* the night before he returned to Britain, danced the tango with his Chinese girl in a nightclub and "took a last look at her and went out in tears", then back home, after being demobbed, returned to working for local papers in the London area, from 1953 to 1955, was a reporter for the 'Exchange Telegraph News Agency'.

* at the age of 24 began a 10-year stint as a feature writer for the ' London Evening News' earning a princely £20 a week and wrote his first novel, 'My Name is Mudd' about a local reporter's rites of passage and was not published. 

* covered the trial of Nazi War criminal, Adolf Eichmann and "even went back for his hanging” and the funeral of Sir Winston Churchill and published a memoir about his life as a Barnardo’s boy, 'This Time Next Week', before trying his hand at fiction and in 1966, successfully received £3,000 for 'The Virgin Soldiers', which sold 500,000 copies in its first six months, enough to persuade him to leave journalism to concentrate on writing books full time.

*  in the novel, drew on his own experience of a group of raw Army conscripts desperate to get laid in communist- threatened post-Second World War Malaya, with the bar-girl character, Juicy Lucy, based on his own consort and found its irreverence about military life with the conscripts wetting themselves in moments of crisis and discharging their guns in the wrong direction under the auspices of their, often rather limited, NCOs, chimed with the anti-establishment spirit in 1960s Britain.

* was later paid £10,000 for the rights to the 1969 'The Virgin Soldiers' film and although he went on to publish an average of a book a year for the next 40 years, including 'Onward Virgin Soldiers' in 1971, 'Stand Up Virgin Soldiers' in 1975 , 'The Magic Army' in 1981 and his final novel, 'Soldiers and Lovers' in 2007, a love story set at the end of the Second World War, found that nothing matched the success of his 1966 novel and once described the book's title as "the best three words I ever wrote".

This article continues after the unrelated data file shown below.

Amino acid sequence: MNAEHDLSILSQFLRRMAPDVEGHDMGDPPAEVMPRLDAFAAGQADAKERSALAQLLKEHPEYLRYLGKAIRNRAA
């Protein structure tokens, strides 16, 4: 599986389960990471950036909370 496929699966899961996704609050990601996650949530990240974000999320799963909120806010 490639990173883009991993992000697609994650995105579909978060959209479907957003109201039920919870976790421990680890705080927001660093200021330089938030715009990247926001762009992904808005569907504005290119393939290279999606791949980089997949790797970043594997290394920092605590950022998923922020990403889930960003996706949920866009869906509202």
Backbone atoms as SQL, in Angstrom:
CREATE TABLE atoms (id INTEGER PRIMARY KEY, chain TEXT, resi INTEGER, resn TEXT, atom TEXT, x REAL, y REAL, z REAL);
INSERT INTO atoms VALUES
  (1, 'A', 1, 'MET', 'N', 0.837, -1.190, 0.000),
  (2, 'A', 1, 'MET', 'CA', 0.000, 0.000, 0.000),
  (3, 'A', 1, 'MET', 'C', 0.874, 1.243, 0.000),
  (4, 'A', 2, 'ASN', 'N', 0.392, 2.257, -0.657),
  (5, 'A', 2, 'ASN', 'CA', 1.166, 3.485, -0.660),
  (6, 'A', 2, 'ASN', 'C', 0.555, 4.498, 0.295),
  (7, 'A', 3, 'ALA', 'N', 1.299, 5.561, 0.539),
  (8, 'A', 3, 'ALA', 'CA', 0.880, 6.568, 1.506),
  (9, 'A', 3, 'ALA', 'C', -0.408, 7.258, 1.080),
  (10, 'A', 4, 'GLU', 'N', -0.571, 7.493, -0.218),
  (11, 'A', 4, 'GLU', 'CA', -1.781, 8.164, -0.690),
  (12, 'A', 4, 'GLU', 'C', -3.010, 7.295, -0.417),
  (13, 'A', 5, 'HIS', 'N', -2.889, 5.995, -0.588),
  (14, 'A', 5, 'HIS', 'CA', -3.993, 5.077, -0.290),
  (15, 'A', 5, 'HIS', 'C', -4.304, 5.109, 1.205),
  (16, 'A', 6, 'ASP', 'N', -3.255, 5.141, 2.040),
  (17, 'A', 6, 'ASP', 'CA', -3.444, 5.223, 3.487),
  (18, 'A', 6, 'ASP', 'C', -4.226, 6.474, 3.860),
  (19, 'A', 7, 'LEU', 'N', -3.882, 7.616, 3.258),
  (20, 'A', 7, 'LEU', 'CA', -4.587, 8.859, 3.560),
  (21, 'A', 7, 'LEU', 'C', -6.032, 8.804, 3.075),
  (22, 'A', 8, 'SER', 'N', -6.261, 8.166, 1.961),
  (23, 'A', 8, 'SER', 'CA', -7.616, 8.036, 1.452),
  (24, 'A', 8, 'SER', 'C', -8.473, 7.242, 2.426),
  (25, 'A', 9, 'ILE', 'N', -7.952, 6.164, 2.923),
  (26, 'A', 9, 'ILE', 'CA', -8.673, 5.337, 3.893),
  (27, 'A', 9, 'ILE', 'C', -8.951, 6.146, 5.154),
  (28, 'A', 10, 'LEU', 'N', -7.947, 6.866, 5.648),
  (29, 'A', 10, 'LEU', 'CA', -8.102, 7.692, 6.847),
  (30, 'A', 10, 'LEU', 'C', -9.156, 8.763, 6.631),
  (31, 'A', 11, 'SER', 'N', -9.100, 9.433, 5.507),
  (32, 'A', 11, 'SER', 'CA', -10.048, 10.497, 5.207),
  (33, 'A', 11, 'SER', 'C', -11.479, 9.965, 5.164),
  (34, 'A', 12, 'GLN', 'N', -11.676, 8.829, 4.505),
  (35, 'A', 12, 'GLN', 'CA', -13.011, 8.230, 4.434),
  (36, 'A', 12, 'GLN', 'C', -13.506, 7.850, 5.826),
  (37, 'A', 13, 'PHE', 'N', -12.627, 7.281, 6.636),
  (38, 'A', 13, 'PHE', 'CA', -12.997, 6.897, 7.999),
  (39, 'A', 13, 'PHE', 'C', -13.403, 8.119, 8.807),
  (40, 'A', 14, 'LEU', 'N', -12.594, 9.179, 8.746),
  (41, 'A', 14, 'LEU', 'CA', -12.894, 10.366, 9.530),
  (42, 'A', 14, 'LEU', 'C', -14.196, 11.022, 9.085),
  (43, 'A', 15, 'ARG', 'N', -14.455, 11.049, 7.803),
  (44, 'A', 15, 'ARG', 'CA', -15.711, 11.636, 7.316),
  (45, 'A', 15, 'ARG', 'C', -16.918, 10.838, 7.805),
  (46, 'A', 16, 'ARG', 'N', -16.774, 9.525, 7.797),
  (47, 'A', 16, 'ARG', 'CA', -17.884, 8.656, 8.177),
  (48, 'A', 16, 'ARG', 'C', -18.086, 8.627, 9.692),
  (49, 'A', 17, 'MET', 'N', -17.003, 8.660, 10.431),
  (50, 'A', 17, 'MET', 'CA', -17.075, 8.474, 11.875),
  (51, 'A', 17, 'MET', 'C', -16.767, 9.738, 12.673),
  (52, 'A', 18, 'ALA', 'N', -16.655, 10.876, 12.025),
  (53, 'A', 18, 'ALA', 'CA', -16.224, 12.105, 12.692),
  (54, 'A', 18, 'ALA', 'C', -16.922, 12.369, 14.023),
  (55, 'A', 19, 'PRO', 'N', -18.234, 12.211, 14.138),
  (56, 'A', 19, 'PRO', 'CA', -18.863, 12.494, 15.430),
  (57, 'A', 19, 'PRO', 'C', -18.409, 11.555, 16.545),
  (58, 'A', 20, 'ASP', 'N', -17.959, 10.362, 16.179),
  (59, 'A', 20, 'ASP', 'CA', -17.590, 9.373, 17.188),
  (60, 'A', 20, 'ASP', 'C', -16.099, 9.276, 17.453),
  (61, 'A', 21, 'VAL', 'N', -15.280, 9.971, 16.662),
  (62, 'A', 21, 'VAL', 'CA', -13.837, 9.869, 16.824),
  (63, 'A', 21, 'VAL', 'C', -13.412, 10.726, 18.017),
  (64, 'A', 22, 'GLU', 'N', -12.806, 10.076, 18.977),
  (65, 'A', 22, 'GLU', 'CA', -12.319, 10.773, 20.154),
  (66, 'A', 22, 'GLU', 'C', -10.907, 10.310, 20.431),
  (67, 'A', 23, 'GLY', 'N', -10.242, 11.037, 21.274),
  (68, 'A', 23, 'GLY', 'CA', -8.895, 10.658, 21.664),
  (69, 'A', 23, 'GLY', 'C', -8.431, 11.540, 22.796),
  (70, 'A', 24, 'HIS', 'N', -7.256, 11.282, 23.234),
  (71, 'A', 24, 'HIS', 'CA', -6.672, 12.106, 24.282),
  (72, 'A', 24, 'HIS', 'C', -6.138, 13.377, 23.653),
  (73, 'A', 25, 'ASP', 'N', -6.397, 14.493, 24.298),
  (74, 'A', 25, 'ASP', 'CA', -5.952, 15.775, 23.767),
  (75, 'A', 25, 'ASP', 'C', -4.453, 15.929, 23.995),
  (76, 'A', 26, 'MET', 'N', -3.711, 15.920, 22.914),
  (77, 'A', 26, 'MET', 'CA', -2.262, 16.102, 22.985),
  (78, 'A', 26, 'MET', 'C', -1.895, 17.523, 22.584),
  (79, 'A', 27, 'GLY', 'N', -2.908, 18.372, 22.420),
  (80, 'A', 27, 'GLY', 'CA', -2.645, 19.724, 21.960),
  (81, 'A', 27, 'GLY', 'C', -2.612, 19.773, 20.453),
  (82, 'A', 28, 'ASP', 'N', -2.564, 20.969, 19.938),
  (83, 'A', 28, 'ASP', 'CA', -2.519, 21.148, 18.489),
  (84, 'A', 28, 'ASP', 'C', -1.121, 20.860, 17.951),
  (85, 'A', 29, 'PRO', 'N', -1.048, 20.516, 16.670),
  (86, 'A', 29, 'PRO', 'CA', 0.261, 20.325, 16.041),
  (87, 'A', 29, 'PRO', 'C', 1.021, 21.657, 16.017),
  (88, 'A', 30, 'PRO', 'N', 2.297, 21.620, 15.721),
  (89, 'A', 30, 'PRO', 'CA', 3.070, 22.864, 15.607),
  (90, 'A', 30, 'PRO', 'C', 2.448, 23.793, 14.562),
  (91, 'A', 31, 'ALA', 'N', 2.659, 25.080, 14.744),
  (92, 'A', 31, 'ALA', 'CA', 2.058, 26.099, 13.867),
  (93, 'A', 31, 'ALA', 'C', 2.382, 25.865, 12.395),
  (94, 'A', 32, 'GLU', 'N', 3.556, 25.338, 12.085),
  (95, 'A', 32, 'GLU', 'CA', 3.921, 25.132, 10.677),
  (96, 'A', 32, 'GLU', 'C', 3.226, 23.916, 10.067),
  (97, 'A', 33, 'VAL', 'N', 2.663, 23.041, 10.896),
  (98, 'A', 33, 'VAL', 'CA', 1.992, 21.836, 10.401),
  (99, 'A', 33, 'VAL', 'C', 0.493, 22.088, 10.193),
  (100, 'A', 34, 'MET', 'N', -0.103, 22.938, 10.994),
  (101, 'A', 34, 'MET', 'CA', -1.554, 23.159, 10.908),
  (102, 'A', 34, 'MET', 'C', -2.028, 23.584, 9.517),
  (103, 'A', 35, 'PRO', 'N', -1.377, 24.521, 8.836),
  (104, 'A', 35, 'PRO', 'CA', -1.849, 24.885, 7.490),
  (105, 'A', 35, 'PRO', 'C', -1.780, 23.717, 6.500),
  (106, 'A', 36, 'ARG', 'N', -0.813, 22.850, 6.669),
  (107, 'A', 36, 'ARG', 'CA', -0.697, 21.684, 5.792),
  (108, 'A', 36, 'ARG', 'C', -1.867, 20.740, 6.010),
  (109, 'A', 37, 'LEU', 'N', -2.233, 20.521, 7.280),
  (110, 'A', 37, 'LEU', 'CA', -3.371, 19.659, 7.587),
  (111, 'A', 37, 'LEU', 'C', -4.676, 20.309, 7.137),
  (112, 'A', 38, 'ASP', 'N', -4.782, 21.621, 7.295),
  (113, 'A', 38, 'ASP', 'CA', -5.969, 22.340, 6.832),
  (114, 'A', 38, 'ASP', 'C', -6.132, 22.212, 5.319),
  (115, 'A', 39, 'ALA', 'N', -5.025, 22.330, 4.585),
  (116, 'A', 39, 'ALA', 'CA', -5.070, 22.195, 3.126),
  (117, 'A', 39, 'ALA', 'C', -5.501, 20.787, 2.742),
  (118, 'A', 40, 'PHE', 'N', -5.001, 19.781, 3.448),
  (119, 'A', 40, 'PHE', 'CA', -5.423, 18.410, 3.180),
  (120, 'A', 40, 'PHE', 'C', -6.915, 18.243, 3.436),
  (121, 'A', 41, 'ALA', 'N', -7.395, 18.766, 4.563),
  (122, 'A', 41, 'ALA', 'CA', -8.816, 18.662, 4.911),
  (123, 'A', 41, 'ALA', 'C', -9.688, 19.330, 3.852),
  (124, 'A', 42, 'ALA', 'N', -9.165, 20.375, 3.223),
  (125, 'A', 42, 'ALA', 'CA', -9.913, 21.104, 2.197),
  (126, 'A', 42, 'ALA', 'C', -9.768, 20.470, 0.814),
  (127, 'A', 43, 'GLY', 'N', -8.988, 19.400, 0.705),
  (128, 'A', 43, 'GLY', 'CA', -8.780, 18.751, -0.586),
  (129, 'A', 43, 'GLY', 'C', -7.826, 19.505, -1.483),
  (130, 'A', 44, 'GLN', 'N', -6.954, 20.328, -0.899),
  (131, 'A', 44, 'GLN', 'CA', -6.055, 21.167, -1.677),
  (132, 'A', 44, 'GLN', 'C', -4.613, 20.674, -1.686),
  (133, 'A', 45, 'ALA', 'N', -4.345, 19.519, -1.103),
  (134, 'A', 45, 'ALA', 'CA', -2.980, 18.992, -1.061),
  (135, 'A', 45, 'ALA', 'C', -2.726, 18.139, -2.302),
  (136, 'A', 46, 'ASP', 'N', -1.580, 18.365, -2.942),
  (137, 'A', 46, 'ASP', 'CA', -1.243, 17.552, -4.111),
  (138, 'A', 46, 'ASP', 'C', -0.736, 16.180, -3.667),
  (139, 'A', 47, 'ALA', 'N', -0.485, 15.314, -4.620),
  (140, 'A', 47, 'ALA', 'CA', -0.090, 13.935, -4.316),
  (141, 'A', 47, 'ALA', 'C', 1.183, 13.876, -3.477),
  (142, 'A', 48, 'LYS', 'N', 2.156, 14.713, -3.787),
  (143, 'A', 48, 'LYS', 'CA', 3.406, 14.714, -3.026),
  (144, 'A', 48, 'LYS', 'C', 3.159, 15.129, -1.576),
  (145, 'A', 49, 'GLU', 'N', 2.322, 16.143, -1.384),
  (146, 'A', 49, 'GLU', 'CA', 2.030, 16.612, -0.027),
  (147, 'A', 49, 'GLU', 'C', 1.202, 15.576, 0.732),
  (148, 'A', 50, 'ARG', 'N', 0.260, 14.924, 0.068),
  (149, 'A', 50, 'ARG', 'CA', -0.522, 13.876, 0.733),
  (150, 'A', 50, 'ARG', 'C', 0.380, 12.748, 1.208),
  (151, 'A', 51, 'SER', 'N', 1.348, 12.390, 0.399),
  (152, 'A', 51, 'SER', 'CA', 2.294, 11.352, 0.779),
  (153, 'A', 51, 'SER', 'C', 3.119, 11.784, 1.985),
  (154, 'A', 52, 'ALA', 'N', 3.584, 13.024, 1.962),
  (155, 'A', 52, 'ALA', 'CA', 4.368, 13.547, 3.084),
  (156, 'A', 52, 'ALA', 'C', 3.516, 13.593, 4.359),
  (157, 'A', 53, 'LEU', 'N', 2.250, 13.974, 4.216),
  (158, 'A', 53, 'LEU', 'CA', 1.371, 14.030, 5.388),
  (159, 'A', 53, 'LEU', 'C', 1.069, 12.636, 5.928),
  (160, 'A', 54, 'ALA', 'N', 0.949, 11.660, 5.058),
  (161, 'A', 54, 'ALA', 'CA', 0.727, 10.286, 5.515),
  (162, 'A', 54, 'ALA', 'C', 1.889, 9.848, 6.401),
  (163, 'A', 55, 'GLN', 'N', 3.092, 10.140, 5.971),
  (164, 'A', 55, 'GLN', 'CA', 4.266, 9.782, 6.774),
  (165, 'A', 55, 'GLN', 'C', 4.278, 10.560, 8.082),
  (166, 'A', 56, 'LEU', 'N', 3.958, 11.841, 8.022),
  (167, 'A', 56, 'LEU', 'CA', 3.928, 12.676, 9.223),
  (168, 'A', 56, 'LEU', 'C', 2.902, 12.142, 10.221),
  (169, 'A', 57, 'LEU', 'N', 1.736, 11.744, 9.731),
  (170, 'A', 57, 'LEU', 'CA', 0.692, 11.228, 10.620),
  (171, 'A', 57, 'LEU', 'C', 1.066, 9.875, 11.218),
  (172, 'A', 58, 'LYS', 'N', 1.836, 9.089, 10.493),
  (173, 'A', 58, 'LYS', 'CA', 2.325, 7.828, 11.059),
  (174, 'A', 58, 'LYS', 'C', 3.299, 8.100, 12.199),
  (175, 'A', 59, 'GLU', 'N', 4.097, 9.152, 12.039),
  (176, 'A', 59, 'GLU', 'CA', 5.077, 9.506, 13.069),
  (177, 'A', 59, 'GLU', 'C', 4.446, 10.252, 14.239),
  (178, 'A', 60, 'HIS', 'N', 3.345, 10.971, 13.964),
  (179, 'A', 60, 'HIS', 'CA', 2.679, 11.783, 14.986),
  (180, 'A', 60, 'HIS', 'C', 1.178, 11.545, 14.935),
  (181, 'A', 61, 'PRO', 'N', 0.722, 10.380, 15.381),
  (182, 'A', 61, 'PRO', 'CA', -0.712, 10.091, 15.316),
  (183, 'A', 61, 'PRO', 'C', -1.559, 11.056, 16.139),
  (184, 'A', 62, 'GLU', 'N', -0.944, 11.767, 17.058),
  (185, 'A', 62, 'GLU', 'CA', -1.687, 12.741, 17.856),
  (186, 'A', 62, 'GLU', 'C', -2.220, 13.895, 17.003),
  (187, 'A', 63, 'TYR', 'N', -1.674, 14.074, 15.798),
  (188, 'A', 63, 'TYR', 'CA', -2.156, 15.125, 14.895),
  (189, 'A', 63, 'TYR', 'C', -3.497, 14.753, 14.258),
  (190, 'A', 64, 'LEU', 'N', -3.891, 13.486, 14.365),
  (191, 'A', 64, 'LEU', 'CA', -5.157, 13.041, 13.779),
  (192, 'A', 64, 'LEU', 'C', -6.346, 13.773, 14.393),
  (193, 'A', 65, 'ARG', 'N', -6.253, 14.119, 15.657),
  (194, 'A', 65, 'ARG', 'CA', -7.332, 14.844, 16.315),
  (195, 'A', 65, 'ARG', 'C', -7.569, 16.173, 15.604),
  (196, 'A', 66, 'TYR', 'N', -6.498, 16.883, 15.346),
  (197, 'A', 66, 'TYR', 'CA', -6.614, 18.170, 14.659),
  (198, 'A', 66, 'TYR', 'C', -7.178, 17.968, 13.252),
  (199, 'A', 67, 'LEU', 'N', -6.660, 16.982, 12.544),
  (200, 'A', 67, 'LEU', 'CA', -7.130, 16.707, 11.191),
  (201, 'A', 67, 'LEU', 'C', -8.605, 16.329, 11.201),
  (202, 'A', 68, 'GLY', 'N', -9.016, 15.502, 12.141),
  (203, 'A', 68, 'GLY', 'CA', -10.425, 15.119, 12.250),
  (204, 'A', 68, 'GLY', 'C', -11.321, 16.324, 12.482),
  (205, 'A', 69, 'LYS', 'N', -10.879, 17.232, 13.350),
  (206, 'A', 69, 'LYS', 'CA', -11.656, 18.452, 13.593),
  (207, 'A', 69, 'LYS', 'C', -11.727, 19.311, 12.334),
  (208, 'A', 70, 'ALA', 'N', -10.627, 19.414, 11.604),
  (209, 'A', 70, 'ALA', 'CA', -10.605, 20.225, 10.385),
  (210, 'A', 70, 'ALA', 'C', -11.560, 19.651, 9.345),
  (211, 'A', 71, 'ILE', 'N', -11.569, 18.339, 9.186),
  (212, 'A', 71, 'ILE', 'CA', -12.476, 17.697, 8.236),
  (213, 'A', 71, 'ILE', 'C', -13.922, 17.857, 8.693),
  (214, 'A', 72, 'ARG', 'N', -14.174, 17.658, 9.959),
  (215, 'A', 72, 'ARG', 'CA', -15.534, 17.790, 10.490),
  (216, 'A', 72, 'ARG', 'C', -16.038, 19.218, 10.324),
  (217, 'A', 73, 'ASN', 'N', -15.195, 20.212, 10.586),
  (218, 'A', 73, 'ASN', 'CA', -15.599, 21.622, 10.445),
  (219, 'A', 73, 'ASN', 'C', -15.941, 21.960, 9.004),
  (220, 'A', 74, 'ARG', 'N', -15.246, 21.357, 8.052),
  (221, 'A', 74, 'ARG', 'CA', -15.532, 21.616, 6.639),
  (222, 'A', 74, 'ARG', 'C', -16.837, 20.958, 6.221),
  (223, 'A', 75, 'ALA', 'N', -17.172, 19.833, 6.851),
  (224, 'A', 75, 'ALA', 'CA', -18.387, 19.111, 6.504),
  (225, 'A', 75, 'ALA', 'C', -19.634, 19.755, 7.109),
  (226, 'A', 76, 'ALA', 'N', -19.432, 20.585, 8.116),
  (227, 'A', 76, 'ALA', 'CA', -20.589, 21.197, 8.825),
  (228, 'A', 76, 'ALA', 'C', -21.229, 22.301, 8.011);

* in 2010 he published, 'Almost Heaven: Tales from a Cathedral', having lived for many years in a canonry, once the home of the artist Rex Whistler, in Salisbury Cathedral Close, with a garden backing on to the river Avon with the ex Prime Minister, Edward Heath, as a neighbour and said : “Ted Heath was the first person to ask us over when we moved to The Close in Salisbury. I said: ‘I can’t believe I live here – I’m a working class boy’ and he said, "So am I", which I suppose he was. I am not political, but he was an unusual man and a great friend to us."

* made the tv documentary, 'Great British Isles' in 1989 and wrote 'The Last Detective', a series starring Peter Davison adapted from his 'Dangerous Davies' novels and was awarded an OBE for services to literature in 2004.

* before his death, in preparation for a programme in his honour, received a tribute from the BBC :

Susan Sandon, Managing Director at his Penguin Random House publishers, said:
 "Leslie Thomas was an immensely popular author with a huge gift for storytelling and a wonderful sense of humour.
 His books have given so many people pleasure over the years, with their mix of great characters, strong sense of time and place, and unique ability to combine laughter and tears in the space of a few sentences."

The author Peter Finch, former Chief Executive of Literature Wales, said:
"He was a super-friendly person. There was no edge to him whatsoever. He was a slightly private person but he was good company. He was a raconteur. That was his strength, which you can tell from the books. He made me laugh, a lot."

* after his death received this tribute from the BBC :